over-simplification of the complexity of the business environment (Lowe, Milliman, De Cieri
    and Dowling 2002; Huo, Hang and Napier 2002; Jackson 2002). For example, a company may
    adopt the same ERP system globally, an example of convergence, but have different HR policies
    in different countries. These will influence the nature and effectiveness of country-specific ERP
    implementations, an example of divergence.
    The debate on the convergence of global best practices (Glinow, Drost and Teagarden 2002;
    Chan, Shaffer and Snape 2004) and the effects of divergence due to differences in national
    culture (Jackson 2002; Huo et al. 2002; Rowley and Benson 2002) raises a plethora of questions
    on the effectiveness of best practice programmes in a non-Western context. Although there is
    sufficient evidence to support the convergence proposition for firms in the West (Cooper 1998;
    Glinow et al. 2002), empirical evidence assessing the transferability and effectiveness of
    Western best practices into Asian countries is scarce. This is particularly true of strategic
    management practices.
    The Balanced Scorecard is used by many firms including Sears, Kodak and AT&T to improve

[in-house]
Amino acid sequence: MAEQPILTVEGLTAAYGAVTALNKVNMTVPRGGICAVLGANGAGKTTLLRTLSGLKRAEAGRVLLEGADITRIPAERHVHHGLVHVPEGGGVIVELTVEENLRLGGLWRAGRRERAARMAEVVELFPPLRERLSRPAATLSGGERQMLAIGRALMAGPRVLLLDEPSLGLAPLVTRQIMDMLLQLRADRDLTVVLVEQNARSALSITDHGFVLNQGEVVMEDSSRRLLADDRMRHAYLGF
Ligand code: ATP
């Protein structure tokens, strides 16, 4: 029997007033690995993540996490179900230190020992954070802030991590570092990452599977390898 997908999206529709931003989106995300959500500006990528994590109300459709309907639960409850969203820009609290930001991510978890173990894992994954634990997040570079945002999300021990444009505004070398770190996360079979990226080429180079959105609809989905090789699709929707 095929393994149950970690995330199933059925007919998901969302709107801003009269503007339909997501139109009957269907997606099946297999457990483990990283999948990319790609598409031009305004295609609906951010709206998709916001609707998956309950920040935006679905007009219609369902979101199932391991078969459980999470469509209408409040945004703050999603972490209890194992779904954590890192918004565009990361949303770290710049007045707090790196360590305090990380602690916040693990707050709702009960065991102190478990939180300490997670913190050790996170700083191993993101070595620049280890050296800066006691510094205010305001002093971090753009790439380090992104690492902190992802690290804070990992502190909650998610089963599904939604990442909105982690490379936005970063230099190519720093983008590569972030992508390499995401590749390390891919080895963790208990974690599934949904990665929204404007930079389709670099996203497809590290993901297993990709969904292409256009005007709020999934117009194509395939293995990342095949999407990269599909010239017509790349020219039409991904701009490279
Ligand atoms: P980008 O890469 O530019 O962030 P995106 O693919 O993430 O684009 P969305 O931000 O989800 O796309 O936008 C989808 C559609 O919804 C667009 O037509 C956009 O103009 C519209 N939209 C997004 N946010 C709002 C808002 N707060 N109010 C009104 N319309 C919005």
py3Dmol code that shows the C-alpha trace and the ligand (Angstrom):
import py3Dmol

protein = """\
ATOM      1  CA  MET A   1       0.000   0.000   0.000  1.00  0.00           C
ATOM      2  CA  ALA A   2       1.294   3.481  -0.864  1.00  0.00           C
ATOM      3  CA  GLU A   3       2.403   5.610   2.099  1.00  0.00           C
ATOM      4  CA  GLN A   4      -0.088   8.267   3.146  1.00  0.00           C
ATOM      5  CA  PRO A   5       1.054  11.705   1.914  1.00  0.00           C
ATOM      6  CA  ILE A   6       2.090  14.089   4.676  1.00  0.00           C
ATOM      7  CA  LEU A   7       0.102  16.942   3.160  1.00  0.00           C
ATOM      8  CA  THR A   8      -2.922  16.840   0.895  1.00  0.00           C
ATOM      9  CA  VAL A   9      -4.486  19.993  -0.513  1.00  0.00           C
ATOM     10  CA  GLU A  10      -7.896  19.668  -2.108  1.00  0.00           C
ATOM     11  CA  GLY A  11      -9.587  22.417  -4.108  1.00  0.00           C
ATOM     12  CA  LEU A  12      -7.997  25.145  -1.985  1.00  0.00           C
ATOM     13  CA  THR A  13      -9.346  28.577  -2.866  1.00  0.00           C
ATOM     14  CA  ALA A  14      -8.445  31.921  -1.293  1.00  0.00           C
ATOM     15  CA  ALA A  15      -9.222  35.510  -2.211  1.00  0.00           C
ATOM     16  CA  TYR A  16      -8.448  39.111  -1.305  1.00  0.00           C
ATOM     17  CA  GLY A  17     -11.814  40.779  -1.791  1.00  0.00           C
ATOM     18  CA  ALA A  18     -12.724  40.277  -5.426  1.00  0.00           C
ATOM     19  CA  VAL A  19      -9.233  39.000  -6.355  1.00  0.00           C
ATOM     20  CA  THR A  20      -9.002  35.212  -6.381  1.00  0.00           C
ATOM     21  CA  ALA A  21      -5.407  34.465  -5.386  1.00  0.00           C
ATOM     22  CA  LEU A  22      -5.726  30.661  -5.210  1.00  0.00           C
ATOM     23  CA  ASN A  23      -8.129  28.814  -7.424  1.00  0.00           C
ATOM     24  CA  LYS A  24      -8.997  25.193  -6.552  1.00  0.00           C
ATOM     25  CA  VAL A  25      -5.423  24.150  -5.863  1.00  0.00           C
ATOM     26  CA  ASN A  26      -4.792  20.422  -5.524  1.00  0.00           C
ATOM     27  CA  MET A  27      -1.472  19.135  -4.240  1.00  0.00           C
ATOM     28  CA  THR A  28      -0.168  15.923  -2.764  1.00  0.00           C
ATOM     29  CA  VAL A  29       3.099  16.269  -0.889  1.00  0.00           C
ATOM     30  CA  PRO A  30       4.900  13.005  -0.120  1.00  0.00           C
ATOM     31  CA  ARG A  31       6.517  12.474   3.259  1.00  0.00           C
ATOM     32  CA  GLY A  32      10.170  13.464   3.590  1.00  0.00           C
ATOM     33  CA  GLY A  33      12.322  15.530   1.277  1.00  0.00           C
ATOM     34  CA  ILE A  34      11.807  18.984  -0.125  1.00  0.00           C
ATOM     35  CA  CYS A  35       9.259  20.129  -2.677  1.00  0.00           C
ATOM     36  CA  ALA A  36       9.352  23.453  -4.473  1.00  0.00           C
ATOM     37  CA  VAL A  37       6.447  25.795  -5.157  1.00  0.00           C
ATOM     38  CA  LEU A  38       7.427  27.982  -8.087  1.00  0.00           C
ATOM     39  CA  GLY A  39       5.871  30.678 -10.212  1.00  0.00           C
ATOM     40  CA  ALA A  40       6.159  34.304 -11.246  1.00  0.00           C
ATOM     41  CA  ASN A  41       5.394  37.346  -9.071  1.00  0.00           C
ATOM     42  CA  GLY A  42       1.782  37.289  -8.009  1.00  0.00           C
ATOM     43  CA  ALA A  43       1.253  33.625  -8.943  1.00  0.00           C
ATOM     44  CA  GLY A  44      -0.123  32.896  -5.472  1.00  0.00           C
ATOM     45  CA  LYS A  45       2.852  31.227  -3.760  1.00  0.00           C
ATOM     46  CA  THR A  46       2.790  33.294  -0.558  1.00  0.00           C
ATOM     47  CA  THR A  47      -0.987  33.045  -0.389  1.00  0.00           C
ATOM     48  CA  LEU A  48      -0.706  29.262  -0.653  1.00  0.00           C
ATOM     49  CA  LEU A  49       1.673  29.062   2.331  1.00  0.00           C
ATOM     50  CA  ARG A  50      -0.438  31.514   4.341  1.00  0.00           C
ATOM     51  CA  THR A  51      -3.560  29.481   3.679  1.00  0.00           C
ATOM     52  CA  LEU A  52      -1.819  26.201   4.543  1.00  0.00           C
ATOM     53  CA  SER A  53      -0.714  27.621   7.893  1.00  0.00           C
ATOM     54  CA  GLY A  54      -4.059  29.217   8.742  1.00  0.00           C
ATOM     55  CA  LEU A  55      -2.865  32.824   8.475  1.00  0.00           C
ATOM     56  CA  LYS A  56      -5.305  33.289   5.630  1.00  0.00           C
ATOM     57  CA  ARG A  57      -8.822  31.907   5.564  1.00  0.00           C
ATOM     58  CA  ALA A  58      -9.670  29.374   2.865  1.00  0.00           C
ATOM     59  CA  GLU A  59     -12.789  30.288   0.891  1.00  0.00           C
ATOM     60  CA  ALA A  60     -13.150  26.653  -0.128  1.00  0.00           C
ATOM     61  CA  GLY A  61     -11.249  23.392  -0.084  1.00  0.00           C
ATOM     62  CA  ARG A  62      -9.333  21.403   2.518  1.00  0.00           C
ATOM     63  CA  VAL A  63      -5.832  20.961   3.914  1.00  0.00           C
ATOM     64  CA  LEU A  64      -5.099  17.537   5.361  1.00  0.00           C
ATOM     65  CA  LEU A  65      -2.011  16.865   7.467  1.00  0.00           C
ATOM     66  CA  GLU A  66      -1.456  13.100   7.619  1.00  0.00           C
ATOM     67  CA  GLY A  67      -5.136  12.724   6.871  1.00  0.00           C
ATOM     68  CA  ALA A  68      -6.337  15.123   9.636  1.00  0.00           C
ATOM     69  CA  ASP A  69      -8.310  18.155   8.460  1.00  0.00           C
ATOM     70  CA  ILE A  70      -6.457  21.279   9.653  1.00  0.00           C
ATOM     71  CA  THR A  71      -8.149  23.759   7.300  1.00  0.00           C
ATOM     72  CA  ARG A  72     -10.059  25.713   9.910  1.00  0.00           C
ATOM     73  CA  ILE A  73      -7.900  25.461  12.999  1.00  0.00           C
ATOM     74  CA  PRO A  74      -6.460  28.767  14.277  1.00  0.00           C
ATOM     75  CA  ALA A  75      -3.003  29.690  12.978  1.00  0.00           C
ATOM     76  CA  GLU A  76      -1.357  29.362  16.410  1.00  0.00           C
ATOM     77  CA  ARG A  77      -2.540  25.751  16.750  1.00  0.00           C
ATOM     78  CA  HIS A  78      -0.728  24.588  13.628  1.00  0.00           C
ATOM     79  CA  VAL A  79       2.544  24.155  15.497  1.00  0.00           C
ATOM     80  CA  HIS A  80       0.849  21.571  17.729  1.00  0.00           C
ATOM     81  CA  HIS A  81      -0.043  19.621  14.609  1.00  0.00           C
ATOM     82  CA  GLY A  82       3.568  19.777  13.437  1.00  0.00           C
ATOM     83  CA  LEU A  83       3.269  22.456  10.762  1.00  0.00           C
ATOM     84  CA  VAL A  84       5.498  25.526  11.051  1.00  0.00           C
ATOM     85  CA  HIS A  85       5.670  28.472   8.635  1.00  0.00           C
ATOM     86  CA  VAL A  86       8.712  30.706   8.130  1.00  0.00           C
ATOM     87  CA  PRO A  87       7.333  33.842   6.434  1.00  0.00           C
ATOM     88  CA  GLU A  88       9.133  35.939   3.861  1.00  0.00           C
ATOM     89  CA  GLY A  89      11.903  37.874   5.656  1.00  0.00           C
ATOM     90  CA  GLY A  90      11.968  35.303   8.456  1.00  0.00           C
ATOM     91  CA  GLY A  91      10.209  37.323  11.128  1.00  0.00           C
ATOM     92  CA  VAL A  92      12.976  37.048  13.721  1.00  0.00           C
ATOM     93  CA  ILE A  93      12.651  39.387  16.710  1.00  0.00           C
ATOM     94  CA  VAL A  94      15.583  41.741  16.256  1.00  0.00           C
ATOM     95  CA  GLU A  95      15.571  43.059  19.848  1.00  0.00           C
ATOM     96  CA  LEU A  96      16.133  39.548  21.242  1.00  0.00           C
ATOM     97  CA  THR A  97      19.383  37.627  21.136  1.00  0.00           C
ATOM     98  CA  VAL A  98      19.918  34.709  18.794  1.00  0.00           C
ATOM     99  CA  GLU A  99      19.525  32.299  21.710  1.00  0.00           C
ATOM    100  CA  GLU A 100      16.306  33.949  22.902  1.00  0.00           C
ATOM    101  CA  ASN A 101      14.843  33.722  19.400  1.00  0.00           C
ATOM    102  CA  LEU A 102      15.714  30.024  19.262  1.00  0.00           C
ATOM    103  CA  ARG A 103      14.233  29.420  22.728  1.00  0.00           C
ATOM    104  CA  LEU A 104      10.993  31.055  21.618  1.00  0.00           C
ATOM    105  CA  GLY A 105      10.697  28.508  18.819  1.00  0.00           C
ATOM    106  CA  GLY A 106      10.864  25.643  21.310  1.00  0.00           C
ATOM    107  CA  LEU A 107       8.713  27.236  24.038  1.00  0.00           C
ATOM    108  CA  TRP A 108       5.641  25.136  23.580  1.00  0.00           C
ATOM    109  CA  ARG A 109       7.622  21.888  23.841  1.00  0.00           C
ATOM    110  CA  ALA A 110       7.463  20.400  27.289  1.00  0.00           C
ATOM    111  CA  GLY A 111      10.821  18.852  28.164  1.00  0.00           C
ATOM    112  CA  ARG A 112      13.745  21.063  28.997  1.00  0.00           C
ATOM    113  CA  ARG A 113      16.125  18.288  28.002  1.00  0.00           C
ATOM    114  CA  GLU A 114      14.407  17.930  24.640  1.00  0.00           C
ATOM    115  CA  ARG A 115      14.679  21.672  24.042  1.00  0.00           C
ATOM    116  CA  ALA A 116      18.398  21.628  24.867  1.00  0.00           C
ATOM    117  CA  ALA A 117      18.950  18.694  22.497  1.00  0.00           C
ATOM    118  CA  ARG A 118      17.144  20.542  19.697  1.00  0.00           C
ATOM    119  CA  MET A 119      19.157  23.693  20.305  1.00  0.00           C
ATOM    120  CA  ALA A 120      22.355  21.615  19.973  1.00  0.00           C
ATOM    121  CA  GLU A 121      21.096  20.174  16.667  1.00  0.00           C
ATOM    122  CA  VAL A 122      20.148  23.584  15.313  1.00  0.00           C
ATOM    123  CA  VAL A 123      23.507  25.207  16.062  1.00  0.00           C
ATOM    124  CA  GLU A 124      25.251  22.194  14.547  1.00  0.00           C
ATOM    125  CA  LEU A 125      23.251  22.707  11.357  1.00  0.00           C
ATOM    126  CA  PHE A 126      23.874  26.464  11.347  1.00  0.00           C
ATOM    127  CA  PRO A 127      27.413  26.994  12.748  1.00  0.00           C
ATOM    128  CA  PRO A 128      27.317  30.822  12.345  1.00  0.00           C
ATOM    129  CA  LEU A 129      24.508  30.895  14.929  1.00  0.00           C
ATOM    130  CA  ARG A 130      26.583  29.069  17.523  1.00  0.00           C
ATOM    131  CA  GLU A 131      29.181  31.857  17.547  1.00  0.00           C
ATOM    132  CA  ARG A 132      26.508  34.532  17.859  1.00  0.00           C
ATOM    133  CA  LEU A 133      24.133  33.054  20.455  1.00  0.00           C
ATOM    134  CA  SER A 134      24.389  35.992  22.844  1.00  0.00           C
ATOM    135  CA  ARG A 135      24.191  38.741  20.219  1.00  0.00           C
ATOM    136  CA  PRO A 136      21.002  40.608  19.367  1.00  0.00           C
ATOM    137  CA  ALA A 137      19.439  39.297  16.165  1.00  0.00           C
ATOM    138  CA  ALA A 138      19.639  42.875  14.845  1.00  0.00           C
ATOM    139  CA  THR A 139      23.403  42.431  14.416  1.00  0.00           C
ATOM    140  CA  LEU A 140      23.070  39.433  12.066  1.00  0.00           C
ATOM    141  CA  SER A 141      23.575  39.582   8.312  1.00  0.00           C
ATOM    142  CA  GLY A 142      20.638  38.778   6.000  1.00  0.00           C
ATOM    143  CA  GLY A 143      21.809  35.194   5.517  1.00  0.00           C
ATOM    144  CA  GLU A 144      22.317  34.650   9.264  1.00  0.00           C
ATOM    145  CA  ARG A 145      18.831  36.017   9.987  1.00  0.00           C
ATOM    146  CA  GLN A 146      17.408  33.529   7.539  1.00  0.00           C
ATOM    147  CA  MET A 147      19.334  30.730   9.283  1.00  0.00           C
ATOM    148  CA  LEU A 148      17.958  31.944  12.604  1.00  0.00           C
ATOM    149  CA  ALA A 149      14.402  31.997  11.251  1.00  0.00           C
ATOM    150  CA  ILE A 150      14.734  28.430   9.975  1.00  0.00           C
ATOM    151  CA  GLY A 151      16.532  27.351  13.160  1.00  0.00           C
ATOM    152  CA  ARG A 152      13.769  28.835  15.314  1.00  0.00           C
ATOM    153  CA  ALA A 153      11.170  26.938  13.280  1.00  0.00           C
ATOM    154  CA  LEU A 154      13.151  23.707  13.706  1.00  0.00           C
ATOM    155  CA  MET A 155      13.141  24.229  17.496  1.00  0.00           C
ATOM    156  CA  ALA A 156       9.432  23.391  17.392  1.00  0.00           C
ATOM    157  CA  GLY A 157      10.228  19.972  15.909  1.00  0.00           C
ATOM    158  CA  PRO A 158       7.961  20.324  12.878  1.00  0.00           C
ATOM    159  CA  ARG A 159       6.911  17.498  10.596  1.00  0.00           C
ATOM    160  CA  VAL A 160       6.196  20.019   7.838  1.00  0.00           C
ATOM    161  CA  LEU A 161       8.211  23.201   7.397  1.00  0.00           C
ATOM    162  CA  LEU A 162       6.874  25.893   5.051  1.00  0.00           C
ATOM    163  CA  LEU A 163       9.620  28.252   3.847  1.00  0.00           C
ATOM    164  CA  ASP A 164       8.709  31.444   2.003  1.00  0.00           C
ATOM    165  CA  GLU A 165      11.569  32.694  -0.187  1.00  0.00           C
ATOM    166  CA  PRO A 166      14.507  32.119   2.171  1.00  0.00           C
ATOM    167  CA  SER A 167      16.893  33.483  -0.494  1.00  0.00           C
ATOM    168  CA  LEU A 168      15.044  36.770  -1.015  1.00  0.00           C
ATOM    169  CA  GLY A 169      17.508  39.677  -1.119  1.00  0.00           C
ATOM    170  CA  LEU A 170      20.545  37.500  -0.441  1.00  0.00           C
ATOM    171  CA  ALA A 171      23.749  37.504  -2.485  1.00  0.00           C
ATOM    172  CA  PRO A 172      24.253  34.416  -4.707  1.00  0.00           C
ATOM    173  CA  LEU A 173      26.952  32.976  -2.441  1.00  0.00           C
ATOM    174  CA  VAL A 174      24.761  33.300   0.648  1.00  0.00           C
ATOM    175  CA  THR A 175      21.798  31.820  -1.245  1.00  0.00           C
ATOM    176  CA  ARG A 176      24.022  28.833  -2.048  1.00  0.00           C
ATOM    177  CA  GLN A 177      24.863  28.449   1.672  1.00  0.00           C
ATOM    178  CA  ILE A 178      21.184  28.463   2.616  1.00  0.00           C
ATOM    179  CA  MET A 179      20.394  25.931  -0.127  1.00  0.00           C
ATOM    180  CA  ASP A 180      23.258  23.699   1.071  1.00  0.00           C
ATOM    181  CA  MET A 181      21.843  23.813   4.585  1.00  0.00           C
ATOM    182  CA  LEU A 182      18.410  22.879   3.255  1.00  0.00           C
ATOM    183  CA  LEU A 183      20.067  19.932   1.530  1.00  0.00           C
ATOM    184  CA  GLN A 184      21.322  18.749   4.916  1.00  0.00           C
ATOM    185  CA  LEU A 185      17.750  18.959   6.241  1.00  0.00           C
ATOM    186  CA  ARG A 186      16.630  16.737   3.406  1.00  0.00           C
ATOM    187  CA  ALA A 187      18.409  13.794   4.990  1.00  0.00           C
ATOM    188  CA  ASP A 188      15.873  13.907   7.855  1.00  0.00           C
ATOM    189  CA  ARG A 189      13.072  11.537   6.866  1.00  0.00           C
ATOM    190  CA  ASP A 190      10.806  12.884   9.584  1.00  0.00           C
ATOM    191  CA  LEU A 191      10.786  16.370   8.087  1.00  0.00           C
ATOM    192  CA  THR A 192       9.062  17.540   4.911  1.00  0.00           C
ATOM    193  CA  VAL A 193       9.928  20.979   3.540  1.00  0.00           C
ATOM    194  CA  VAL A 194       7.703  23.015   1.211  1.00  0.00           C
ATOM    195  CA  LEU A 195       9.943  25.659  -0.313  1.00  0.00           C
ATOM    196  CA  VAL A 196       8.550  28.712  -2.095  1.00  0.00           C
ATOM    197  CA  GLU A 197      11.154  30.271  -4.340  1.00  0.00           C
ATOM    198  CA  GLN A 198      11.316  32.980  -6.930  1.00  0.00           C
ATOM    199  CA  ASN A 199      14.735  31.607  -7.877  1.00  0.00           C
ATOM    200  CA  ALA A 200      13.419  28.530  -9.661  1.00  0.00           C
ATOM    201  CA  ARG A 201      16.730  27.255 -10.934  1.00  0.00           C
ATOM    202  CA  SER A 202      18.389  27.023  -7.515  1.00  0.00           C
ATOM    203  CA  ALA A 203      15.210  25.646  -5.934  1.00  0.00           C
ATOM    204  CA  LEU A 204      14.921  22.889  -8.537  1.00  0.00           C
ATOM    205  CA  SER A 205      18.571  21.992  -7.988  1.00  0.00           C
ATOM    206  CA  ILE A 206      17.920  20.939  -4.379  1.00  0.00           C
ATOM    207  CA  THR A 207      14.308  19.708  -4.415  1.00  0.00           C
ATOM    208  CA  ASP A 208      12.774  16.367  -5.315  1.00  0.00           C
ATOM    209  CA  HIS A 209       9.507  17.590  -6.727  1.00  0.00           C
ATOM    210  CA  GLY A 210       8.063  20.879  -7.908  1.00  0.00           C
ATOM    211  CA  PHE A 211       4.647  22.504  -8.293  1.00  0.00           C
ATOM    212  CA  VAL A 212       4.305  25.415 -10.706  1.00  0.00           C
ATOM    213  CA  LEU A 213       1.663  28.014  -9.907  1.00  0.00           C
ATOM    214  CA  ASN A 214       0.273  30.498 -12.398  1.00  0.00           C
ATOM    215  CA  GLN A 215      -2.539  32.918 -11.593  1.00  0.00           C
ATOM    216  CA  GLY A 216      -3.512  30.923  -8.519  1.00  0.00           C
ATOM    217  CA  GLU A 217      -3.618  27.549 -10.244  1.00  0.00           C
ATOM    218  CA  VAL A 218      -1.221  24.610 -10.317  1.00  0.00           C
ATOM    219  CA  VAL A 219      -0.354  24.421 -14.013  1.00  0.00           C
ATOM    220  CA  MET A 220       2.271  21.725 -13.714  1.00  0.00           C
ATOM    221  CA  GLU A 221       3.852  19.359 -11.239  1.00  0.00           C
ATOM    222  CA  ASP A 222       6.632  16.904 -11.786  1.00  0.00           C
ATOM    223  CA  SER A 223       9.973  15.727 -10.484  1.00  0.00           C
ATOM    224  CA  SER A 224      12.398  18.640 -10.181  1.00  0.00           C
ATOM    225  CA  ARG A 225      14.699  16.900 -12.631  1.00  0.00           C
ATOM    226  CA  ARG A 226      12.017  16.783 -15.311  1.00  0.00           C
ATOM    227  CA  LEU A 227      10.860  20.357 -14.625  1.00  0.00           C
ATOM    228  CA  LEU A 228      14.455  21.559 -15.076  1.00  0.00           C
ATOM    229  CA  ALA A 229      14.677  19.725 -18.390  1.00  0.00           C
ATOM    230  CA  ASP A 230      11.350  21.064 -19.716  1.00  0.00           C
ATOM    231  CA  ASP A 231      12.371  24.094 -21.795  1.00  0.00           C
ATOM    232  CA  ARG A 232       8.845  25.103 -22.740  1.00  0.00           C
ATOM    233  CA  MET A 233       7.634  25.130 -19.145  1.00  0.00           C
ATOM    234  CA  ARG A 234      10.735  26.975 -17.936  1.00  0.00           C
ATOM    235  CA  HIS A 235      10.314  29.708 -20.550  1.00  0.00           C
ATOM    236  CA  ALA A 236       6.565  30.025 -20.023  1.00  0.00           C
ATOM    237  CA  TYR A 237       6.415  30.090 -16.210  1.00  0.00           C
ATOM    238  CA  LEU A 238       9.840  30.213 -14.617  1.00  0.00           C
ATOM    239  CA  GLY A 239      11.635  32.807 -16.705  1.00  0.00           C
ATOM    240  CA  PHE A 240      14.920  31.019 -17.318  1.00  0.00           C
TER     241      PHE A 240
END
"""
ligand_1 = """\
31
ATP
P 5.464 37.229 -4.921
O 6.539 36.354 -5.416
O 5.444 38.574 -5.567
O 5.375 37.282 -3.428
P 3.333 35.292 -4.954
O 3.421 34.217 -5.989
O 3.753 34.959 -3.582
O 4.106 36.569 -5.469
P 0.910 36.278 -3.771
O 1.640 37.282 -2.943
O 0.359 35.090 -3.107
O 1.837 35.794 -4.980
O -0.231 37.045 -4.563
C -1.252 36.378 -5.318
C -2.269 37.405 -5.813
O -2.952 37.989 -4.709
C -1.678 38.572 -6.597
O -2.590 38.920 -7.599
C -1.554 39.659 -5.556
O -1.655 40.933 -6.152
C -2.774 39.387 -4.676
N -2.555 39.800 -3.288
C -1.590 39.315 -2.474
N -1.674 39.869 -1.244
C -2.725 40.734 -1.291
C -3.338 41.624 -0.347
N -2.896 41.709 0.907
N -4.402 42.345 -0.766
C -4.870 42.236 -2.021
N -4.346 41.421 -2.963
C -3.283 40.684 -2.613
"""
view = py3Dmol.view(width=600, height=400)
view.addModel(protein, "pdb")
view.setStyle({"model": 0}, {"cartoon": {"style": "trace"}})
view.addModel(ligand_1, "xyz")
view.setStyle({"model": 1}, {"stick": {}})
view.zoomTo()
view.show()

their strategic management capabilities (Yeung and Berman 1997; Kaplan and Norton 2001) and
    build high performance cultures (Butler, Letza and Neale 1997; Mooraj, Oyon and Hostettler
    1999; Brewer 2002; Niven 2002). Most of the evidence relating to the success of the Balanced
    Scorecard, or otherwise, originates from the West. Although the Balanced Scorecard
    Collaborative (www.bscol.com) claims that a number of Asian firms has successfully adopted
    the Balanced Scorecard, the empirical evidence is sketchy. Divergent factors such as leadership
    styles, HRM practices, national cultures, organizational culture and industrial development are
    likely sources of potential differences in Asian contexts (McGaughey and De Cieri 2002).
    This article examines the influence of divergent factors on the convergence of best practices